A modern-day gold rush is on in the Western Balkans. But how these six countries — and key European and U.S. partners — handle the opportunities available will determine whether such investment will support desperately needed political and economic reforms or further reward and consolidate illiberal regimes. The latter outcome will prevail if three basic questions are not asked and satisfactorily answered: Do citizens have the right of informed consent for exploitation in their community? Is there a functioning legislative and oversight mechanism to ensure enforcement of European standards across the board? And where is the money going?

In the generation since the end of the Cold War and the opening of the Western Balkans to the democratic, free-market West, promises of economic opportunity and rejuvenation have ebbed and flowed. There were the initial inflows of foreign investment (including brands familiar to consumers like McDonald’s, Microsoft, and Benetton); partial and imperfect privatization of State/publicly owned enterprises (everything from industrial facilities to factories to hotels); and the acquisition and sale of real estate (seaside, urban, and mountain).

These economic processes are never smooth or easy anywhere — witness how the former East German areas continue to lag even today compared with the country’s western states, and that was a case in which the territory was integrated willingly by a democratic and accountable government. By contrast, the six Western Balkan countries (here defined as the territory of the former Yugoslavia plus Albania) have never enjoyed such a good-governance dividend. Their situation has been made all the more difficult by global economic dynamics such as de-industrialization and offshoring from the global west towards production in the east (especially China), the 2007-2008 financial crisis, and the impact of automation on jobs.

Taking the long view, it is difficult to find a greater current and potential future boom than that presented by the need for strategic or critical raw materials for new technology and the green energy transition. There is a global rush on to secure these materials, with countries and firms prospecting, digging up, shipping, and processing everything from lithium to magnesium to nickel and more. (Other ore that may not be strategic but is nice to have – like silver and gold – is also being sought and scooped up.) The rise of mobile information and communication technologies and the move towards greener tech is behind the hunger for energy and the batteries in which to store this energy; new outputs require new inputs. And the return of geopolitical competition is heightening interest in the United States and Europe in securing these supplies at home or close to home, or in “friendly” countries, to reduce reliance on and dominance by countries like China.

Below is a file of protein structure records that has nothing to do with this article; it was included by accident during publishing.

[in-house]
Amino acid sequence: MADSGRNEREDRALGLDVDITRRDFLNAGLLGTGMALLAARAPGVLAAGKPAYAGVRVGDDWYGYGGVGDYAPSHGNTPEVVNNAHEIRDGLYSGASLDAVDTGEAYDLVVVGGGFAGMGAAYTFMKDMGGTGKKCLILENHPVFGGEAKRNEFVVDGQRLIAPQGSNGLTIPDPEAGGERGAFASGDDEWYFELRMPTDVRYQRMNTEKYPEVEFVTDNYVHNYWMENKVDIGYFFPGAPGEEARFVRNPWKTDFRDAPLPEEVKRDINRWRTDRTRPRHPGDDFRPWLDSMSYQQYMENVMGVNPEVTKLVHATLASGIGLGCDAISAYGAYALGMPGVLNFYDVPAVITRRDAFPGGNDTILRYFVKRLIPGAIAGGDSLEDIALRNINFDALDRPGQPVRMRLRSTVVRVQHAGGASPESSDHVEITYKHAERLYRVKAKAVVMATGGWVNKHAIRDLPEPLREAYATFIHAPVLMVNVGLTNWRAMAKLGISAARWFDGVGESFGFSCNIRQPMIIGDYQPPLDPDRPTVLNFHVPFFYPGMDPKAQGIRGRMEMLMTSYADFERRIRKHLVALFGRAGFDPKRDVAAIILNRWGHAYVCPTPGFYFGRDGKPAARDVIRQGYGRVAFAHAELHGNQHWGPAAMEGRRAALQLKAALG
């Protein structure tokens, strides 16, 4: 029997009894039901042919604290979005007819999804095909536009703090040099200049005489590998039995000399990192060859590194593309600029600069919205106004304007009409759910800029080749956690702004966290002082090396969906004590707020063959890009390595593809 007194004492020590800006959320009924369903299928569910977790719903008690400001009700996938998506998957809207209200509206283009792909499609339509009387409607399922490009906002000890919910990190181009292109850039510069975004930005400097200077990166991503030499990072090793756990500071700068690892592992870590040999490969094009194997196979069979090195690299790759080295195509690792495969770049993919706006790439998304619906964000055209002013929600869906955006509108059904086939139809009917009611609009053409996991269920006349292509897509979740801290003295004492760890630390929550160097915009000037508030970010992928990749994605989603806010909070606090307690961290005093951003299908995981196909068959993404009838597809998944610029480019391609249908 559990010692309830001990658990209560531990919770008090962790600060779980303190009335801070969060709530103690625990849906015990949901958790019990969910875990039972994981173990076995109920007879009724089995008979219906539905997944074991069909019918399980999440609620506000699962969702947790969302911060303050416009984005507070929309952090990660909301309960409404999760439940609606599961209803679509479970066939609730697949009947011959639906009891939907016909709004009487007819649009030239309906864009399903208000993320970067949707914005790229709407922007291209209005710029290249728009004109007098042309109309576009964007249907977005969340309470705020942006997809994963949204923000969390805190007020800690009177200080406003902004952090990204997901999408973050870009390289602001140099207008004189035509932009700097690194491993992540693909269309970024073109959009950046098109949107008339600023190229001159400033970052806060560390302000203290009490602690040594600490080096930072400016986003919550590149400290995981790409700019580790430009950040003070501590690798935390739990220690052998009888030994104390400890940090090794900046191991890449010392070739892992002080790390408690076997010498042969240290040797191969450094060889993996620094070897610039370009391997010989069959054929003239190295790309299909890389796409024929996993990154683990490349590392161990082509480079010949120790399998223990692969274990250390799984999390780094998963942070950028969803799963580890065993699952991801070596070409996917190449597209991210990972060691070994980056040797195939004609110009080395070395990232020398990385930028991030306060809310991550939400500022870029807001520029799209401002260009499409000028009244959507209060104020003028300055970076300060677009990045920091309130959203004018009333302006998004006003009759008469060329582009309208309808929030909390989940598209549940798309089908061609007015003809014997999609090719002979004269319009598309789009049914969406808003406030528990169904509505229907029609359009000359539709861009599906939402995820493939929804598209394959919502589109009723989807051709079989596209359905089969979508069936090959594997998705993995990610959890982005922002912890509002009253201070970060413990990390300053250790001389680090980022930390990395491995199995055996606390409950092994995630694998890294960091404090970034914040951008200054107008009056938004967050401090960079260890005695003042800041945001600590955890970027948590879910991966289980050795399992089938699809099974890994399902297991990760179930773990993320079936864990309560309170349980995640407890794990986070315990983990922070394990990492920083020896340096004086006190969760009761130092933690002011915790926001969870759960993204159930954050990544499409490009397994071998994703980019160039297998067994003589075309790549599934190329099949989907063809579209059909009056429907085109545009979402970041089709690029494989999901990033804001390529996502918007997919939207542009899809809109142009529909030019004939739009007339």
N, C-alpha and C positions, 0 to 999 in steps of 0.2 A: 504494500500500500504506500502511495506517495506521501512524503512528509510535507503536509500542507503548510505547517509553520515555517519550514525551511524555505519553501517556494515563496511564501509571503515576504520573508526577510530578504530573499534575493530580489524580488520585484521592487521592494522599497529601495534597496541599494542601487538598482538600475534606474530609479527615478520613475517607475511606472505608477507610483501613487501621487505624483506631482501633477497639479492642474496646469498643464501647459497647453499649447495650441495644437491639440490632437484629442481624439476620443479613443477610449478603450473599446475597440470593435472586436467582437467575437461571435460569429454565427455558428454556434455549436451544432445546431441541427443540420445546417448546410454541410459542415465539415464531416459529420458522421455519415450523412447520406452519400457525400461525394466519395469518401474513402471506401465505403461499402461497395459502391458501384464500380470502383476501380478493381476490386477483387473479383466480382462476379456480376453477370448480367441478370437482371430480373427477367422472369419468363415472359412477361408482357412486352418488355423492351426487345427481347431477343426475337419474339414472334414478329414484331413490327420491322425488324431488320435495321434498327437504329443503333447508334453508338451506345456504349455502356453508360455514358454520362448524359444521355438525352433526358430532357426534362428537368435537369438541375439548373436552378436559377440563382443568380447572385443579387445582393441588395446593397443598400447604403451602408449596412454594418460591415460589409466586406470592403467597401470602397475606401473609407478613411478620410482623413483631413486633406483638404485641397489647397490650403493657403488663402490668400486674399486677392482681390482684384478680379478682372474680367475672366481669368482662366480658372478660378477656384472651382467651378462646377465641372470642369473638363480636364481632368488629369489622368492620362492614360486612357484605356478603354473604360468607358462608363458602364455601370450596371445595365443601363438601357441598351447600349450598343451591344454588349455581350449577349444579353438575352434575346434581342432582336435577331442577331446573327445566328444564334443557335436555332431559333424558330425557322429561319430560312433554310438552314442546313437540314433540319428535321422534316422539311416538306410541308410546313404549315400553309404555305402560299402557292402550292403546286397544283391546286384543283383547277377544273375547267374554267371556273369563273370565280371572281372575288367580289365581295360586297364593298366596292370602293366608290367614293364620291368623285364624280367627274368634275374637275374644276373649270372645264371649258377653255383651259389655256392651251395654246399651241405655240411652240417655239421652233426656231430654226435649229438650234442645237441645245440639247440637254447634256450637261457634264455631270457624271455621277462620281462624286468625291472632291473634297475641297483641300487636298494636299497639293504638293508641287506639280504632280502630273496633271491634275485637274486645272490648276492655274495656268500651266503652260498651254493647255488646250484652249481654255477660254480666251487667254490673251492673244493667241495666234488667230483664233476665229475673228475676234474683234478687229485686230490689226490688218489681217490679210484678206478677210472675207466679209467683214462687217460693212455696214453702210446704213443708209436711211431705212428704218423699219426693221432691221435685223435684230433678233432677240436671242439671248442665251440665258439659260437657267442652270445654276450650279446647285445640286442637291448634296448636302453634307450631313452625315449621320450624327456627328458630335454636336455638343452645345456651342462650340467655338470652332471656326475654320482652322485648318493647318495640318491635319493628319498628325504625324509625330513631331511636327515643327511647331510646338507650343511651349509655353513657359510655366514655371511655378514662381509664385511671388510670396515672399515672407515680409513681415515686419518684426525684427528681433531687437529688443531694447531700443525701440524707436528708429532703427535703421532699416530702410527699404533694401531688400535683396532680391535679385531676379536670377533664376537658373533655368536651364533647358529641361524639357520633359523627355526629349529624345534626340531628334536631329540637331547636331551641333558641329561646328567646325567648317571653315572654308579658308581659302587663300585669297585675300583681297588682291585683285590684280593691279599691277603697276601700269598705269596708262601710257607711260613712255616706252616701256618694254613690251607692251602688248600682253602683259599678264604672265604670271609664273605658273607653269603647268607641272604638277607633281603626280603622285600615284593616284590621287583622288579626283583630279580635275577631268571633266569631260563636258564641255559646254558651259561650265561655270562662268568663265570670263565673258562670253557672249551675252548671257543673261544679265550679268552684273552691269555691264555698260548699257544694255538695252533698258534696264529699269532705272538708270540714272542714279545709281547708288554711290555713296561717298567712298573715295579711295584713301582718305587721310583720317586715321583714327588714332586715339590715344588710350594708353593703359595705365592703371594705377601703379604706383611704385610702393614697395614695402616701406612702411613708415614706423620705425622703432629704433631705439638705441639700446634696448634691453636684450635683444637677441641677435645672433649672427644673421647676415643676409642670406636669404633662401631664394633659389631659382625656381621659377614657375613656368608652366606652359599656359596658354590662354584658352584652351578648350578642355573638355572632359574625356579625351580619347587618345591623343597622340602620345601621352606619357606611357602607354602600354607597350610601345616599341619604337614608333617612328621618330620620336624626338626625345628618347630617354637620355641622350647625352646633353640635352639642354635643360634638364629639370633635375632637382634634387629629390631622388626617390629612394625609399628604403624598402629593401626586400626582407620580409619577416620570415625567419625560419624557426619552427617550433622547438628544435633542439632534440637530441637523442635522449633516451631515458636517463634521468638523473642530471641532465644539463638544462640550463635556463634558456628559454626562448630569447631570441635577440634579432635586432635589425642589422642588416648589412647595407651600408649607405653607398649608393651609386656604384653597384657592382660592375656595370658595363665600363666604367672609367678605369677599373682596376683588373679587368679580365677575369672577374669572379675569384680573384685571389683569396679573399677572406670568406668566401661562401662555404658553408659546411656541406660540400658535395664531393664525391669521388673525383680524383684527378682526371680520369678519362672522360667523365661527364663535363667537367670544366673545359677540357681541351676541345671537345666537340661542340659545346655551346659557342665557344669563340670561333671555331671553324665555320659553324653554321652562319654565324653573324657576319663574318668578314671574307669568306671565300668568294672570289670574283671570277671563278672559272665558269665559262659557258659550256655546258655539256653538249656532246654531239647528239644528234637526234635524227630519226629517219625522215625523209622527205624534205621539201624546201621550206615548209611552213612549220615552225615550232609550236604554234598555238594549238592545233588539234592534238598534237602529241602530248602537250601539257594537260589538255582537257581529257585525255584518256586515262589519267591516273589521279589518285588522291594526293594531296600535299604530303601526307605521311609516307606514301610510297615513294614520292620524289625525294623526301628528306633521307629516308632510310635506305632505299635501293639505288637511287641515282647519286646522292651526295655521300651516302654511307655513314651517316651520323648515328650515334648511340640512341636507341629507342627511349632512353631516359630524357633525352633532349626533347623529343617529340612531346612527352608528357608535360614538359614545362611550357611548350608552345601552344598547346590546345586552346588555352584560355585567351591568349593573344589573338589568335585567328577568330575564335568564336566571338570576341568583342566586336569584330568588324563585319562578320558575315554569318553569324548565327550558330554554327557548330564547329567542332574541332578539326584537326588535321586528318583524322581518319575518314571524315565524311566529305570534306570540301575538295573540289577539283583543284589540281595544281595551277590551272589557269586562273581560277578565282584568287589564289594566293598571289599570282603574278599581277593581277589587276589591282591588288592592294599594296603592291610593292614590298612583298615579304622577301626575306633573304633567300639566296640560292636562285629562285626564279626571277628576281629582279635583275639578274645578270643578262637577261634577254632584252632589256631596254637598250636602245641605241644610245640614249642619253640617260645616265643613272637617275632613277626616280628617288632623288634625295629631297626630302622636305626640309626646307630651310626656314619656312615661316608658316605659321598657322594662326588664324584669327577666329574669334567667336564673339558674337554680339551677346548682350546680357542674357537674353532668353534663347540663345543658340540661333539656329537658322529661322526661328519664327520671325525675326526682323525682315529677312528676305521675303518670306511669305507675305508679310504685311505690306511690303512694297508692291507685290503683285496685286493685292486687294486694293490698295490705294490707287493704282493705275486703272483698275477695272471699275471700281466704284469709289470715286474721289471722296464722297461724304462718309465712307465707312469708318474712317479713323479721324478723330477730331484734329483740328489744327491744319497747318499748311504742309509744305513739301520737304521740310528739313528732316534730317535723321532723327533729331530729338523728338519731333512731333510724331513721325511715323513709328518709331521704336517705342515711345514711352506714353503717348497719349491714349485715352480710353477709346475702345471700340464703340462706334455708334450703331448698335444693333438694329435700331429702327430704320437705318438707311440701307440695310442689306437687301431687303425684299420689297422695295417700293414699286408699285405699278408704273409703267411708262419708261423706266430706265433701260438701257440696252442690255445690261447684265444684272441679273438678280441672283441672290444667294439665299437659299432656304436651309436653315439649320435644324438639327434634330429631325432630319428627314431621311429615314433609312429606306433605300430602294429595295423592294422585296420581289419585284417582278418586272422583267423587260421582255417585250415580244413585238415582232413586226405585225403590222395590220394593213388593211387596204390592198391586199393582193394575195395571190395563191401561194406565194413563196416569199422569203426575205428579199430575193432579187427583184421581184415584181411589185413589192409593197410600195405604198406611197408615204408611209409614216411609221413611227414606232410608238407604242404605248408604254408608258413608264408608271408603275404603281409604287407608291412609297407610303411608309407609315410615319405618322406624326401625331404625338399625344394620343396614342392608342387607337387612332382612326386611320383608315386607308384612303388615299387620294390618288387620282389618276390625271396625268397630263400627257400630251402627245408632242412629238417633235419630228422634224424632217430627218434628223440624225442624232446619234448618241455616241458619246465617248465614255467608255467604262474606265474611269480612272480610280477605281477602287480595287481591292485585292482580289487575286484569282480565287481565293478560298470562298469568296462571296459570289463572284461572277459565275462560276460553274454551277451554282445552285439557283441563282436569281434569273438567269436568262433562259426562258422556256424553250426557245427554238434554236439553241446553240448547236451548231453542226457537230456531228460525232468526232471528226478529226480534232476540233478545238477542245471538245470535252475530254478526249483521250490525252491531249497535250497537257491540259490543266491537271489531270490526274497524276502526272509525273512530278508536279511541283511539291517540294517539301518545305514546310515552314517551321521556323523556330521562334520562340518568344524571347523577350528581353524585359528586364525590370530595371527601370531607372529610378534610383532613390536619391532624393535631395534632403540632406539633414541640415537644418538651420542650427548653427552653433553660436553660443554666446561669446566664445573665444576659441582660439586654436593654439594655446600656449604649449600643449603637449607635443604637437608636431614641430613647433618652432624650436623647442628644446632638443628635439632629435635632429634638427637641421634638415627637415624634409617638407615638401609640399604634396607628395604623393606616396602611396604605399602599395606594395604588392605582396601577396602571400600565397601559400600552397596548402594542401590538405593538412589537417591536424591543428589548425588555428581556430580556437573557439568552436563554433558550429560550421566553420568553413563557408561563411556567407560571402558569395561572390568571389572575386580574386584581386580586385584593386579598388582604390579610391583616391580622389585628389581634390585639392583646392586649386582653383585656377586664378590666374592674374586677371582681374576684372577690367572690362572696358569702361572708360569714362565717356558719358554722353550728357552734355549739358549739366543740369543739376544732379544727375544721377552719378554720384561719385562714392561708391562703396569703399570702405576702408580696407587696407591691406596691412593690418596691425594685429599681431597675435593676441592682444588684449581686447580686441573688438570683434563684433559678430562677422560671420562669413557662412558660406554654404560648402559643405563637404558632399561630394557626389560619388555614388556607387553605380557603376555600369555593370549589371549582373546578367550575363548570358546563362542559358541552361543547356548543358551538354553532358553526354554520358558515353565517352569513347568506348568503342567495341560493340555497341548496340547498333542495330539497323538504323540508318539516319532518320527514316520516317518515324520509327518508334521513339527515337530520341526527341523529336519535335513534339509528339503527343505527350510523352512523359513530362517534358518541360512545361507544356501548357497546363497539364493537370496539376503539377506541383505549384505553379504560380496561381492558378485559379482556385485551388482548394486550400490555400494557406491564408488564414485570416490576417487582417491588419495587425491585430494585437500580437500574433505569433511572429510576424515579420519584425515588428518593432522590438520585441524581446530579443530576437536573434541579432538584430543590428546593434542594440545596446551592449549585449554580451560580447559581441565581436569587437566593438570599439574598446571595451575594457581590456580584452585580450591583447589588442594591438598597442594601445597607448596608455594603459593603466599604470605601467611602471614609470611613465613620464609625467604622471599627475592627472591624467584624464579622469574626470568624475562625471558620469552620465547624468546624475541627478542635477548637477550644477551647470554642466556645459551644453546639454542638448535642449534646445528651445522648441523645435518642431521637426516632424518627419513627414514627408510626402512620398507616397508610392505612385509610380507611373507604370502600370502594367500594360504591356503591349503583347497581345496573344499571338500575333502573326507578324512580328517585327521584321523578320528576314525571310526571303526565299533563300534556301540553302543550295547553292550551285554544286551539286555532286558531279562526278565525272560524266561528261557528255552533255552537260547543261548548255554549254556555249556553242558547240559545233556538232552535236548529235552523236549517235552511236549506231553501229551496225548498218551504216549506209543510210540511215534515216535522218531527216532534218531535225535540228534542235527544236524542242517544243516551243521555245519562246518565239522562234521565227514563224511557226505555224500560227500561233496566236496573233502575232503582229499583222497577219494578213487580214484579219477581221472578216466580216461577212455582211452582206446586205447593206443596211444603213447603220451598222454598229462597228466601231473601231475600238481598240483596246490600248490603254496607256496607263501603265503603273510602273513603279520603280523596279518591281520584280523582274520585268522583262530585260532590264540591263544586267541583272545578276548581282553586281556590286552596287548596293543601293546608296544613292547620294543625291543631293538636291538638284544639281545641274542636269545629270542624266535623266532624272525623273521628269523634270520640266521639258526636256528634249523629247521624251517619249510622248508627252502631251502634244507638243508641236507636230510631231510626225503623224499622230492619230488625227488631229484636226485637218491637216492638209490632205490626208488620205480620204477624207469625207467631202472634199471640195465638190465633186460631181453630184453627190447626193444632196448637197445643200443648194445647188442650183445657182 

Location, Location, Location

The Western Balkans is a tiny space when compared with land masses like China, Brazil, or Russia. However, its proximity to the rest of Europe and the European Union, and the status of these countries (all except Kosovo) as candidates for future membership in the EU club make the region’s resources, however limited in size, highly desirable.

While no part of the region is immune from the ogling eyes of investors (perhaps with the exception of Serbia’s flat agricultural region of Vojvodina in the north), a visual scan shows that Bosnia and Herzegovina and Serbia could offer the most potential. An EU -funded Mineral Register already shows what’s on the menu; it is helpfully organized by base metals (aluminum, bauxite, copper, etc.), special and rare metals (e.g., lithium, cadmium), iron and fero-alloys, precious metals (gold, silver), energy commodities (uranium, coals, etc.), gemstones and construction/building materials, and so on.

Much of this is related to the EU’s “European Green Deal” and broader efforts to begin reducing fossil fuel consumption by identifying and developing alternative forms of energy and of energy storage and transmission. What better way to not only ensure the EU reaches its green-energy goals than by securing them and at the same time enhancing economic “connectivity” with the Western Balkan candidate States, for example, through the Green Agenda for the Western Balkans?

Mineral mining opportunities have been scouted for years in the Western Balkans, but the initiatives have generally drawn little public attention, either due to non-transparent government processes, weak local media and business reporting, investor discretion, or some combination of all three. It is not lost on observers that some permitting progress was made during the period of the COVID lockdowns, when by unfortunate timing or lucky coincidence public gatherings were either prohibited or severely curtailed. For example, a Bosnian-Australian businessman bought a small Bosnian company in 2012 that became Eastern Mining, which itself was later bought by U.K.-based Adriatic Metals in 2017. Finally, in 2020, Adriatic Metals received its largest concession to that date to explore and exploit land in and around Vareš, about 25 minutes from the capital Sarajevo, with resources including silver, zinc, lead, and barite. In 2021, a German firm MFE “Magnesium for Europe” was founded and began operating in Kupres, a Croat-majority town in Bosnia about two hours from Sarajevo and about 2.5 hours from the port of Ploče in Croatia, with a focus on hauling out magnesium.